UVIS is controlled by a microprocessor that operates the instrument, executes various operating modes for data handling and compression, and buffers the instrument’s observation data for pickup by the Cassini Orbiter’s Command and Data Subsystem (CDS).
The Cassini spacecraft points the UVIS telescopes to the desired target (including stars, the Sun, atmospheric features, and the limbs of Saturn and its moons). The spacecraft attitude control allows for slews, steps, or drifts across the target. Generally, these spacecraft motions are executed by commands issued from the spacecraft CDS. Synchronization of the instrument activities with the spacecraft motion is achieved by having the CDS send trigger commands to the UVIS at the correct time. These trigger commands instruct the UVIS to execute actions that have been pre-loaded in the UVIS memory.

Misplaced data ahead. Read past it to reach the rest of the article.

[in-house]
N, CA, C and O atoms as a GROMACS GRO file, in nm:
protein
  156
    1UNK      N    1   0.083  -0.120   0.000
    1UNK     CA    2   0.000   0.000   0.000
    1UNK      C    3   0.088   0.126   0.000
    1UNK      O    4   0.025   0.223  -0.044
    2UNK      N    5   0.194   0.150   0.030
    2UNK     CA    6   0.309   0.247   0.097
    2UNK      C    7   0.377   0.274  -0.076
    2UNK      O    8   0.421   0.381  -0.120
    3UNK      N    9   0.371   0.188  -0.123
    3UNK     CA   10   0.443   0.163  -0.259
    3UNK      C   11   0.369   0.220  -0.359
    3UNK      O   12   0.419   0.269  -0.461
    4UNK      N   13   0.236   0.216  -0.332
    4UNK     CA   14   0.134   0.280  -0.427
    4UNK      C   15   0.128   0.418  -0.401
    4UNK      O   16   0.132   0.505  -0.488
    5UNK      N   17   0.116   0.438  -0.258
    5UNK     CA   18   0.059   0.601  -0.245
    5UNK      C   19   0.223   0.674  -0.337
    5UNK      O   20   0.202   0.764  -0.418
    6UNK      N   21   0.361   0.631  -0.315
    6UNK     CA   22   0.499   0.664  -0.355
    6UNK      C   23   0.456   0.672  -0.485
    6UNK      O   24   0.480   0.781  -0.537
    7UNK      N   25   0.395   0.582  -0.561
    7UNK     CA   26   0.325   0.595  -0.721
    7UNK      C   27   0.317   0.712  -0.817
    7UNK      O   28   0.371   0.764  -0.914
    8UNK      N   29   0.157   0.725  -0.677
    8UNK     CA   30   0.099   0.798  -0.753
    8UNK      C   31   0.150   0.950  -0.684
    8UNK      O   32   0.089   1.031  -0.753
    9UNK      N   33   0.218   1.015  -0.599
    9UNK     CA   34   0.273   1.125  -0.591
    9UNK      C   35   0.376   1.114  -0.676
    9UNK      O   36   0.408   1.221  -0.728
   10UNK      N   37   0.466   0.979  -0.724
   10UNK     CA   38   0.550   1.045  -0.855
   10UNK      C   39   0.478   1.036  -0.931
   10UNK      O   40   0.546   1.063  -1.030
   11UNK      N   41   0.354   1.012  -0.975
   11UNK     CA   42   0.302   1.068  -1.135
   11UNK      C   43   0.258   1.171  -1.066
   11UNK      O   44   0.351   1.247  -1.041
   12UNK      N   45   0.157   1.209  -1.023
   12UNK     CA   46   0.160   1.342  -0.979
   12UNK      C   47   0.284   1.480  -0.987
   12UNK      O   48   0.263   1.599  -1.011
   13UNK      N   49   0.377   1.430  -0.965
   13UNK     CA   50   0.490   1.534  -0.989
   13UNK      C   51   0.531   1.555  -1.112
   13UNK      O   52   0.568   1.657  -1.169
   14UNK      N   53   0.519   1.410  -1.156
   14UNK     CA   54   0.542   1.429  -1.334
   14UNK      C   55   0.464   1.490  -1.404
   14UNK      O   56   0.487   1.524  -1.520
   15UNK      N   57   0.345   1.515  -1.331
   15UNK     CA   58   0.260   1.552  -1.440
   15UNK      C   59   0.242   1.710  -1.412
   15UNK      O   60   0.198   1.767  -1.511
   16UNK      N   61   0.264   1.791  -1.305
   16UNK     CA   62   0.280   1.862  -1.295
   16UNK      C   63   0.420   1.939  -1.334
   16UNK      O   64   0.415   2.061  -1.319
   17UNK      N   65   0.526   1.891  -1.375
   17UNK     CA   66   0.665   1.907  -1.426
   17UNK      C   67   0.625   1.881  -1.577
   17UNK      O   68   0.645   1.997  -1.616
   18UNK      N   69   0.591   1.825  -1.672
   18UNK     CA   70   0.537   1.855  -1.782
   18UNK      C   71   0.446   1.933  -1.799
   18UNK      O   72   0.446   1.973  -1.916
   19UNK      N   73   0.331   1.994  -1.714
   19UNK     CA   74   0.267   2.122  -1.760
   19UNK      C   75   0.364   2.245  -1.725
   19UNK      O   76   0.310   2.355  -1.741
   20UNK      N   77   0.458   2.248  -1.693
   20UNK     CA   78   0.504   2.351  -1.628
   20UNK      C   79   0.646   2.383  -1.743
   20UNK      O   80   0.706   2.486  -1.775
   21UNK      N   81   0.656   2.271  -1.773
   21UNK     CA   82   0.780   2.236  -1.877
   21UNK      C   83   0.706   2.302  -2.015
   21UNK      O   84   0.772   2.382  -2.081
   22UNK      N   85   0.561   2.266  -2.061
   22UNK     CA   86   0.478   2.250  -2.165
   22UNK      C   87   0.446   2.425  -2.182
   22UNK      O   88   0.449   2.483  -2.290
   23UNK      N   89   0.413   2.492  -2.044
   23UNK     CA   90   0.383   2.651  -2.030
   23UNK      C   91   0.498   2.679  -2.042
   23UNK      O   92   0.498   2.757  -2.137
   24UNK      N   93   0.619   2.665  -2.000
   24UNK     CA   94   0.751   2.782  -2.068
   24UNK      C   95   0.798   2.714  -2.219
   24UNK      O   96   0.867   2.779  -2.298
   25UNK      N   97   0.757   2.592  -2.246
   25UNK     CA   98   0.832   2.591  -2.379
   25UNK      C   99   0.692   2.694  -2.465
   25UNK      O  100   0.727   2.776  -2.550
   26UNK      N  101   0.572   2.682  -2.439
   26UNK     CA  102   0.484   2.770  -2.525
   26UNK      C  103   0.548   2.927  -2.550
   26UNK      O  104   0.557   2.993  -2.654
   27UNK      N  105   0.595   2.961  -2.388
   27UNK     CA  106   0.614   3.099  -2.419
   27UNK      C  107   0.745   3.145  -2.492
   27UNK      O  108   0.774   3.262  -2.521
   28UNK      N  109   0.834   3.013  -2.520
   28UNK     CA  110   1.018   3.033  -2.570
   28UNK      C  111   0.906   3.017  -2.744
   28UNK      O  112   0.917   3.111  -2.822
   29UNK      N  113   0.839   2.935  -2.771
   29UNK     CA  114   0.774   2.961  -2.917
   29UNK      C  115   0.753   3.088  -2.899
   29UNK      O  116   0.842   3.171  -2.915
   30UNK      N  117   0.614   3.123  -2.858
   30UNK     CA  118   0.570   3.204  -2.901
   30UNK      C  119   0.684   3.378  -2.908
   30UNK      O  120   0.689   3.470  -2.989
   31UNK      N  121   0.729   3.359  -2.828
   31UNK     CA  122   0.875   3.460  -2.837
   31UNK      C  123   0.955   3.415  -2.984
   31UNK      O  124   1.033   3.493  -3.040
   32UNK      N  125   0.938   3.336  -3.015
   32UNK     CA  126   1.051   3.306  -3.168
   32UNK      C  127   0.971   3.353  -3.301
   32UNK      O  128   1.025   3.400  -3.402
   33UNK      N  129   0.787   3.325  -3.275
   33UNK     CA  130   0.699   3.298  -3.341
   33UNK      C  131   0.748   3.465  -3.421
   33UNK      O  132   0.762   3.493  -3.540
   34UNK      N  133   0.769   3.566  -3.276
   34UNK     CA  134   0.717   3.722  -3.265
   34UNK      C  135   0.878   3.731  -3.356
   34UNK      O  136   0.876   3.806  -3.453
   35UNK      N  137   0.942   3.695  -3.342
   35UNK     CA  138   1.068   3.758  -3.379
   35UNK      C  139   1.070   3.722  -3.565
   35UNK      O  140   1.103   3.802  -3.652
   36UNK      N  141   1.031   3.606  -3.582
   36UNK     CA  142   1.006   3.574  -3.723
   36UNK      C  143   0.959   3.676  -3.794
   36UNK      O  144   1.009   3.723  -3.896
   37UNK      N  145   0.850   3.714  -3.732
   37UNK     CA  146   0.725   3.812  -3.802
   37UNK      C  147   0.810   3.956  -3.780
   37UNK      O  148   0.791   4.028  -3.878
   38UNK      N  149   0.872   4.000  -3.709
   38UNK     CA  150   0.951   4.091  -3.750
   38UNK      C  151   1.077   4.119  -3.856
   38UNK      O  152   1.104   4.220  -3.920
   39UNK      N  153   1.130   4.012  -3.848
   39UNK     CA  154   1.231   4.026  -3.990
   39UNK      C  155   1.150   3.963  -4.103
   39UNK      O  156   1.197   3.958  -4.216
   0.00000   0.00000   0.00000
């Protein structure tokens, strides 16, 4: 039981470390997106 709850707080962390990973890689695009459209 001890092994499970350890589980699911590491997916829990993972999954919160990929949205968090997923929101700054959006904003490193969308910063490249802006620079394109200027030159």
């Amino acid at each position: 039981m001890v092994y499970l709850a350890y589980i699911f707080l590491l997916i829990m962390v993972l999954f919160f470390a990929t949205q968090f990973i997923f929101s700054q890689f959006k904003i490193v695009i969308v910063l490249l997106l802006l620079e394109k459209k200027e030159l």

The data from the observation are buffered for pickup by the CDS. Two pickup rates are allowed: 32 kbps (for occultations) and 5 kbps (for spectral imaging, FPSCAN, and all others). UVIS team members generate command sequences for each observation, which are loaded in the UVIS memory using a set of tools known as the Uplink Product Generation System (UPGS). The sequence of internal commands is then submitted to the sequencing team at JPL via the UVIS SOPC (Science Operations and Planning Computer). Using the SOPC and the UVIS GSE (Ground Support Equipment), the UVIS team can also monitor the health of the instrument in near real-time. In addition, the SOPC is used to access the data played back by the spacecraft and stored in the JPL Telemetry Data Server (TDS). These data are processed and achieved at LASP.